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21 Feb 2011 - 22 Oct 2014
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 17 - 23 February 2011
Issue No. 1035
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Published in Cairo by AL-AHRAM established in 1875
Egypt sailing to safer shores
As Egyptians have been hard pressed to sleep over the past few weeks, the army is now doing its best to ensure that security returns to the country, writes Galal Nassar
The army's revolutionary mission
The revolution of 2011 put Egypt's premier institution to the test. It did not fail the nation in its moment of dire need, writes Galal Nassar
Dampening the fires
Washington never understood Egypt's revolution, writes Graham Usher
Going for gold
Were any artefacts in the Egyptian Museum's collection taken by looters? Nevine El-Aref investigates
Out of the limelight
Following a 10-day stint as minister of culture, Gaber Asfour is preparing his return to academia, writes Osama Kamal
World of words
The international community scrambles to adjust to a new revolutionary reality in Egypt. So what did world leaders have to say, ponders Gamal Nkrumah
Friends in high places
French diplomacy has been thrown into confusion by events in Egypt, undermining leading figures in the government, writes David Tresilian in Paris
Change of heart?
Can the official media escape the demands of a new era, asks Doaa El-Bey
Status update: good morning Egypt!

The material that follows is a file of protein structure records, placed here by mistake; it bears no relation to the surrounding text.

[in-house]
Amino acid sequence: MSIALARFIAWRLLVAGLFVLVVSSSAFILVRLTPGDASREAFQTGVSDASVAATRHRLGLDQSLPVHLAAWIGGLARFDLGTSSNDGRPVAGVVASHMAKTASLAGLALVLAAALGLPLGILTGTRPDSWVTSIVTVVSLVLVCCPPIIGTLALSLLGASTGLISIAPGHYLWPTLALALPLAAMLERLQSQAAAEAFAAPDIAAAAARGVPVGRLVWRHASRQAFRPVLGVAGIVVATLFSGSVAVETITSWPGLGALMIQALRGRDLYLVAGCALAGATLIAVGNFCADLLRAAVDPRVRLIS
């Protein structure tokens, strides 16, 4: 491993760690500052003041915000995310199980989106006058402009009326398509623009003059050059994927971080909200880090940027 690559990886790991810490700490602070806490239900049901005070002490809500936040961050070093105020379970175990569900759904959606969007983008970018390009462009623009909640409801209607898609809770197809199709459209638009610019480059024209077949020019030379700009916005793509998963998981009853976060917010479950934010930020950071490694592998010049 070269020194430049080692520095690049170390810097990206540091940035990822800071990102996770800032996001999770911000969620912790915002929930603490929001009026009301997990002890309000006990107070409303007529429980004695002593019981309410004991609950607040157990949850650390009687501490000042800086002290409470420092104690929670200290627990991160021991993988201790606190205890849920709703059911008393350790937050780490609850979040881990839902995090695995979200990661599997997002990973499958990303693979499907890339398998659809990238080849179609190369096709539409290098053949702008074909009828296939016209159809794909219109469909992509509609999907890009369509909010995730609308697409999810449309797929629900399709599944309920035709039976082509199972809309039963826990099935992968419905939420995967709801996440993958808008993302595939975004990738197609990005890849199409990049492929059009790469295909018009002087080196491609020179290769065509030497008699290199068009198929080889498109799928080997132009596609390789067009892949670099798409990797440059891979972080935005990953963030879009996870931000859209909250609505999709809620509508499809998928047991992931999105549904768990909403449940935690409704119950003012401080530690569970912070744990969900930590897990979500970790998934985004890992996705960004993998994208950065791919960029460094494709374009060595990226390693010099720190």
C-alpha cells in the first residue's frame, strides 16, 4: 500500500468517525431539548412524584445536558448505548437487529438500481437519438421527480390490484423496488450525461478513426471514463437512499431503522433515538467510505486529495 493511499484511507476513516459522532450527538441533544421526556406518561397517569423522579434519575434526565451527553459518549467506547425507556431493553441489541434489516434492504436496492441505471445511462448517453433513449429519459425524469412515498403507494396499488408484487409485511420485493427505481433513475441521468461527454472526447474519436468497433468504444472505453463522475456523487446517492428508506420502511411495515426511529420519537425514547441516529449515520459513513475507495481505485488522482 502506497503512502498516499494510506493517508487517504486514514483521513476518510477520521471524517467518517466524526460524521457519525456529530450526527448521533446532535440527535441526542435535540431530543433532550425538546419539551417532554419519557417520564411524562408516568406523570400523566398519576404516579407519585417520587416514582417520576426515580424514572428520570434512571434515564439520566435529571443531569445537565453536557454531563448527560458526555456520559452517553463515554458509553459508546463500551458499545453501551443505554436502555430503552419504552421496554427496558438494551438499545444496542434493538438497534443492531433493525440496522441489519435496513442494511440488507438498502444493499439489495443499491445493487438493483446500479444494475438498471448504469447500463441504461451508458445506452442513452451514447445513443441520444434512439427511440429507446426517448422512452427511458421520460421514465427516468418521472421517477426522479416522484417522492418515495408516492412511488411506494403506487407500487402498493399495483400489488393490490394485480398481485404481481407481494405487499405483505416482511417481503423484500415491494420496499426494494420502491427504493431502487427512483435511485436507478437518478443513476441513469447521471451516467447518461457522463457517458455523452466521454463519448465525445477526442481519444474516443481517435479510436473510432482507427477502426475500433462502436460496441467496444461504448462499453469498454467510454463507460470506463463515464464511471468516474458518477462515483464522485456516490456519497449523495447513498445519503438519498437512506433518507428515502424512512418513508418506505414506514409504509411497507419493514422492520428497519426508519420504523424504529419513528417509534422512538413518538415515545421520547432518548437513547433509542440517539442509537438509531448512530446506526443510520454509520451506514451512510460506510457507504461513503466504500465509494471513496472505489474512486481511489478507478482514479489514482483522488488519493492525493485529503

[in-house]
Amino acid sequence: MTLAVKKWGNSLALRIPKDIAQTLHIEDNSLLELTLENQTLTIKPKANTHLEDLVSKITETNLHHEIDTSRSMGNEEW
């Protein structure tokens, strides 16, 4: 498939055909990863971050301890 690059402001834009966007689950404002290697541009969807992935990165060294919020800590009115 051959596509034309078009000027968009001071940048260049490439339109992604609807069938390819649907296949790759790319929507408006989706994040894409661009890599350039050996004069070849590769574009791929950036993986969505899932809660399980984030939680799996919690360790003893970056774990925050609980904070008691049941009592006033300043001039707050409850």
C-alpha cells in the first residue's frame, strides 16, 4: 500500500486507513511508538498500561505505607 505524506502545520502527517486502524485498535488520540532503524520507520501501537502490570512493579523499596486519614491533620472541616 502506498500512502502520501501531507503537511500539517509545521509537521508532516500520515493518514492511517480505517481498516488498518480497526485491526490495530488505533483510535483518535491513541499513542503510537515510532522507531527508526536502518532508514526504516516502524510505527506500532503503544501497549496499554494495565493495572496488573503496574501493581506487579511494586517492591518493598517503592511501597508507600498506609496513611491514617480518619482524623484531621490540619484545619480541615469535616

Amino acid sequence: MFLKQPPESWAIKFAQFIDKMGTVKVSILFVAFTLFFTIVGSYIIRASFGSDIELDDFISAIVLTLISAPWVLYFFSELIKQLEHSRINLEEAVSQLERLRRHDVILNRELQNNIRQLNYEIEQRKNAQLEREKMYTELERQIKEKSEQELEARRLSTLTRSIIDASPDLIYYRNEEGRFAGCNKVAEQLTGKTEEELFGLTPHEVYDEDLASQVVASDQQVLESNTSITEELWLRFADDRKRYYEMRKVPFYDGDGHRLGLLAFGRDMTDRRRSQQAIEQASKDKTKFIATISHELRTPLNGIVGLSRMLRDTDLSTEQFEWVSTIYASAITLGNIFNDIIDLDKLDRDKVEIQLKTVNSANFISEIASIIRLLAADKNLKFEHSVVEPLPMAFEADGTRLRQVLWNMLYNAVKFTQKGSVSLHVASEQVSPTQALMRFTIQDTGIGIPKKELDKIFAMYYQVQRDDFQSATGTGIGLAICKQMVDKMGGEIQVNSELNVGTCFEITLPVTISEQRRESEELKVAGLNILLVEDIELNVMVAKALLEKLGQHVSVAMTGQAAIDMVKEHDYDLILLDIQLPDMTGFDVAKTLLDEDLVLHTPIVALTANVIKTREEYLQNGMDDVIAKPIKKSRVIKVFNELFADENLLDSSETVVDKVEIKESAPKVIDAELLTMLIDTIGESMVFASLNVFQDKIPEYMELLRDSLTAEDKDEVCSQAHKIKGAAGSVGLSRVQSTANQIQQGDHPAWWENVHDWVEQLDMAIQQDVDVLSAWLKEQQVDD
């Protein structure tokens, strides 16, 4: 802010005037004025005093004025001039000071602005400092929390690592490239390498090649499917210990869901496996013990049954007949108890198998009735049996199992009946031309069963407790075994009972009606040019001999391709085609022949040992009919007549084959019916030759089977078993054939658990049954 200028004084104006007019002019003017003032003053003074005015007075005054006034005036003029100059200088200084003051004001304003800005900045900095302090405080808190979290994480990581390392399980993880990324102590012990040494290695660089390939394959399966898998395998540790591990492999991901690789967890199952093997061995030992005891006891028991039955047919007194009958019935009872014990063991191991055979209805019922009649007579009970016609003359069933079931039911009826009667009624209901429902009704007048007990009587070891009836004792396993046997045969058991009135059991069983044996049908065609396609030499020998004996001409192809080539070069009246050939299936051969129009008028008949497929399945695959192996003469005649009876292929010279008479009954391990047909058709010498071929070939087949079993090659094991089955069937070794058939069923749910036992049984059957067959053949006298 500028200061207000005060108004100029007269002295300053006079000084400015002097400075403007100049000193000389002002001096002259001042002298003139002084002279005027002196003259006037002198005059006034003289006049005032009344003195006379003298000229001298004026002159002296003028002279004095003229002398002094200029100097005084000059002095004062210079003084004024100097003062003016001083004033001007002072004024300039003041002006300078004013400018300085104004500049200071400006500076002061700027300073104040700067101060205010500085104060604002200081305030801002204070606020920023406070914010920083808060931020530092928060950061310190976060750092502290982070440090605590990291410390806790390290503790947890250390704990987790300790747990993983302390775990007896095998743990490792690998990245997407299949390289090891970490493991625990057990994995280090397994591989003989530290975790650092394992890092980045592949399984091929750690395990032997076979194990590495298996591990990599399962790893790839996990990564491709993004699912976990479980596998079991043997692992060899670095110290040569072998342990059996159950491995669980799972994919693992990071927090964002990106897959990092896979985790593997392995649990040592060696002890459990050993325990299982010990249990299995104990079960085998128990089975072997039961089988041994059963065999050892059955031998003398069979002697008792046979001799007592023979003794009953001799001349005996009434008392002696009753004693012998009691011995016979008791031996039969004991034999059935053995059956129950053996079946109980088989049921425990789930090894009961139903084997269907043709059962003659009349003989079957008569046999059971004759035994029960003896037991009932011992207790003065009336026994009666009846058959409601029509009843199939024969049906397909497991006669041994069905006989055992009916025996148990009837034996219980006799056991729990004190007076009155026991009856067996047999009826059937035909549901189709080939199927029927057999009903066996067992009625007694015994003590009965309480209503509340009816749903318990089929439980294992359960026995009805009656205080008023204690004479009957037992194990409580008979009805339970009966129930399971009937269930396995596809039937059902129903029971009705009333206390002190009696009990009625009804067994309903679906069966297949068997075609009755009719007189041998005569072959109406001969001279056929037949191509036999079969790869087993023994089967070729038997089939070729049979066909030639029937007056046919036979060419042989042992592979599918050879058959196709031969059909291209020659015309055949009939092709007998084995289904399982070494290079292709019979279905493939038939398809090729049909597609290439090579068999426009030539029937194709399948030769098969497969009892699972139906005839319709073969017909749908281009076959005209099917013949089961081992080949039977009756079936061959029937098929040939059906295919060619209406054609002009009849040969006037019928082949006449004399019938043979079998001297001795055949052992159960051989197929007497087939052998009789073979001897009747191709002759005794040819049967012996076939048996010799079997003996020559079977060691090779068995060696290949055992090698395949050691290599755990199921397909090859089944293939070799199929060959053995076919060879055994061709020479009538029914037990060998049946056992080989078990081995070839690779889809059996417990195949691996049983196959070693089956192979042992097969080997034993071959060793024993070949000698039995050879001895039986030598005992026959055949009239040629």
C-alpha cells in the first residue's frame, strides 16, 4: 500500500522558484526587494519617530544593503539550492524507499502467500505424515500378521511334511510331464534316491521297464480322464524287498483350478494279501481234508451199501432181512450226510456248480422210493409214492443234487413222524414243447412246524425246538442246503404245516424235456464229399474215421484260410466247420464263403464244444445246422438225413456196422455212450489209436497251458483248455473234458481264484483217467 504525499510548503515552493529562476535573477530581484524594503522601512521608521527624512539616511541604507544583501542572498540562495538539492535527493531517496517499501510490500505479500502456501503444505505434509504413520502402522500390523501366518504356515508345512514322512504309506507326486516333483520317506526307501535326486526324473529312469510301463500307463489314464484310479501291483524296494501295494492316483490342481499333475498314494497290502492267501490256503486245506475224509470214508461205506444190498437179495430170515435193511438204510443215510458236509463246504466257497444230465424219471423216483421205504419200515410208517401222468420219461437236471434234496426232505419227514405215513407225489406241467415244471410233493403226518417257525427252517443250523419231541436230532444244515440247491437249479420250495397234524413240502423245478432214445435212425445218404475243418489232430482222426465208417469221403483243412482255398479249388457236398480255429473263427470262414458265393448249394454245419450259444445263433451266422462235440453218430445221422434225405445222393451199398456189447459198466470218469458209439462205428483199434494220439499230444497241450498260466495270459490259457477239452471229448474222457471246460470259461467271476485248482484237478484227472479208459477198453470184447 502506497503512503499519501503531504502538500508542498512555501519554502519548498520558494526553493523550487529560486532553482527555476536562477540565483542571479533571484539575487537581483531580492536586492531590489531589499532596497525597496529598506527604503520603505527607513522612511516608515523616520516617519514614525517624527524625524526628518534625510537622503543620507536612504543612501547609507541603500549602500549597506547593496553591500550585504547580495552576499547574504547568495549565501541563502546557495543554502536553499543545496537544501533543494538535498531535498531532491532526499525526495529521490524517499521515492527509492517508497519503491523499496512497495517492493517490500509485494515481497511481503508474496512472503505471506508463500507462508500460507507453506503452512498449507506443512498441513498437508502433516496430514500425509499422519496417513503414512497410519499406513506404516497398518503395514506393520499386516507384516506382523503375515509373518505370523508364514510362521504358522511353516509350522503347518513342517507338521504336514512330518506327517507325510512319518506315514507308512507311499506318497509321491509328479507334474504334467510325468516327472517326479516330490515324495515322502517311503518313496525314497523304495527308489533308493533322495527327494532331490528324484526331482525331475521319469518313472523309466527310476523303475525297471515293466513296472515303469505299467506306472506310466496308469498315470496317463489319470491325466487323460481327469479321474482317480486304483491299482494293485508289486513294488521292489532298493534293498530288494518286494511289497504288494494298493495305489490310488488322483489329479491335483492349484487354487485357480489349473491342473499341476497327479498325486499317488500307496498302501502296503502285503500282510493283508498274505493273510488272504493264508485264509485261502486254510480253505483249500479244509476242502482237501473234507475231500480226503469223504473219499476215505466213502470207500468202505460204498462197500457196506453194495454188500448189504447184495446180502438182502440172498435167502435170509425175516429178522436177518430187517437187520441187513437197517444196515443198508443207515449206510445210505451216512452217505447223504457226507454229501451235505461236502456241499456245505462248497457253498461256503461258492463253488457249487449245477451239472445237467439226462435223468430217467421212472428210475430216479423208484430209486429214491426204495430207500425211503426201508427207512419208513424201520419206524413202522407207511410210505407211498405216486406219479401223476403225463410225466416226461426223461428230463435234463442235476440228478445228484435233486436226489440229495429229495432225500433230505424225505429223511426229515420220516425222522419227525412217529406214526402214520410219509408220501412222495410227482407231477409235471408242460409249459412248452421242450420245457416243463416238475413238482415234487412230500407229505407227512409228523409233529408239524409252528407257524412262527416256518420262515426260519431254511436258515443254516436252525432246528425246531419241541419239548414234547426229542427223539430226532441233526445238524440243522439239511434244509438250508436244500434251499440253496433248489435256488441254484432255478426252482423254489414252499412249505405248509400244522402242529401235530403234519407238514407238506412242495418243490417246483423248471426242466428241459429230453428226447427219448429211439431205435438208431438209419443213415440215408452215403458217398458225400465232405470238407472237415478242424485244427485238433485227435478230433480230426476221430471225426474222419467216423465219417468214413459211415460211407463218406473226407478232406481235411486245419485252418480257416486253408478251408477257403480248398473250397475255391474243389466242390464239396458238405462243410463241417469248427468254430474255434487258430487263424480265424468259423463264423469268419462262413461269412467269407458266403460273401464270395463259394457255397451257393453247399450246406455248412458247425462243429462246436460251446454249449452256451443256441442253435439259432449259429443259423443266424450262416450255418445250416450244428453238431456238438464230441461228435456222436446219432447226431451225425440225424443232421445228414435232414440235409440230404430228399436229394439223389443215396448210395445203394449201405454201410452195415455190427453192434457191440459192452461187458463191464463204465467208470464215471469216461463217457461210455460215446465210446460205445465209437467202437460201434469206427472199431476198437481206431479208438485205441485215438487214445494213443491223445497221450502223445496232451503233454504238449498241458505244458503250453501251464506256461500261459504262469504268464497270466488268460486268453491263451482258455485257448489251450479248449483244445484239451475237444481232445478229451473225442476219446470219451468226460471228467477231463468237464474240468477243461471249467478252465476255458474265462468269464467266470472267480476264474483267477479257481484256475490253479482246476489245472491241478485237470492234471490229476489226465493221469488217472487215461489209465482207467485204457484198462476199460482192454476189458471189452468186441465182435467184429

Tweet me this, tweet me that, who's still afraid of the big black bat? Injy El-Kashef follows the virtual steps of a revolution that has inspired the world at large
Eric Walberg reflects on the reasons for the very different reactions to Egypt's revolution among North Americans
Arm in arm
Egypt's large American diaspora is galvanised to contribute to building a new homeland for their compatriots, says Anayat Durrani
Return with pride
Khaled Dawoud recounts his experiences in Tahrir Square
Unleashing a giant
Egypt's revolution has radically changed the image of the country's young people, previously seen as largely apolitical, says Gihan Shahine
Revolutionary ripple effects
Is Egypt back to normal after the revolution? It depends on how you define normal, says Dena Rashed
Laughing in adversity
In the face of revolution Egyptians maintained a sense of humour, writes Shaden Shehab
The final hours
Demonstrators marched to the presidential palace in what was looming as a dangerous showdown, Alaa Abdel-Ghani reports
Guilty or not guilty
With the uprising in Egypt now coming to an end, strikes and industrial disputes have broken out across the country, with policemen shipping in for the first time ever, reports Nesmahar Sayed
Negotiations amid disturbances
As hundreds of workers staged sit-ins in several towns in the Sinai Peninsula, and attacks against police units continued unabated, Bedouin tribes started to contribute to national dialogue, Amirah Ibrahim reports
Governing the interim
Prime Minister Ahmed Shafik vows to bring order back to the country after weeks of turbulent events, reports Gamal Essam El-Din
NDP slides into irrelevance
The resignation of Mubarak has left the NDP in limbo, reports Gamal Essam El-Din
Tip of the iceberg
For a system in which corruption was reportedly a way of life, the problem is where to begin, reports Mona El-Nahhas
Now history
What happened to Mrs Suzanne Mubarak and her foundations, asks Reem Leila
Costly connections
Listed companies with relations to the former regime's icons are expected to suffer the most when the market opens. Sherine Abdel-Razek takes a look at some of these companies
Stock market support
An initiative in support of the stock market is facing difficulty in implementation, Nesma Nowar reports
For a better future
At a convention held at Al-Sawy Culture Wheel, the future of Egypt post-25 January has been charted, reports Ahmed Kotb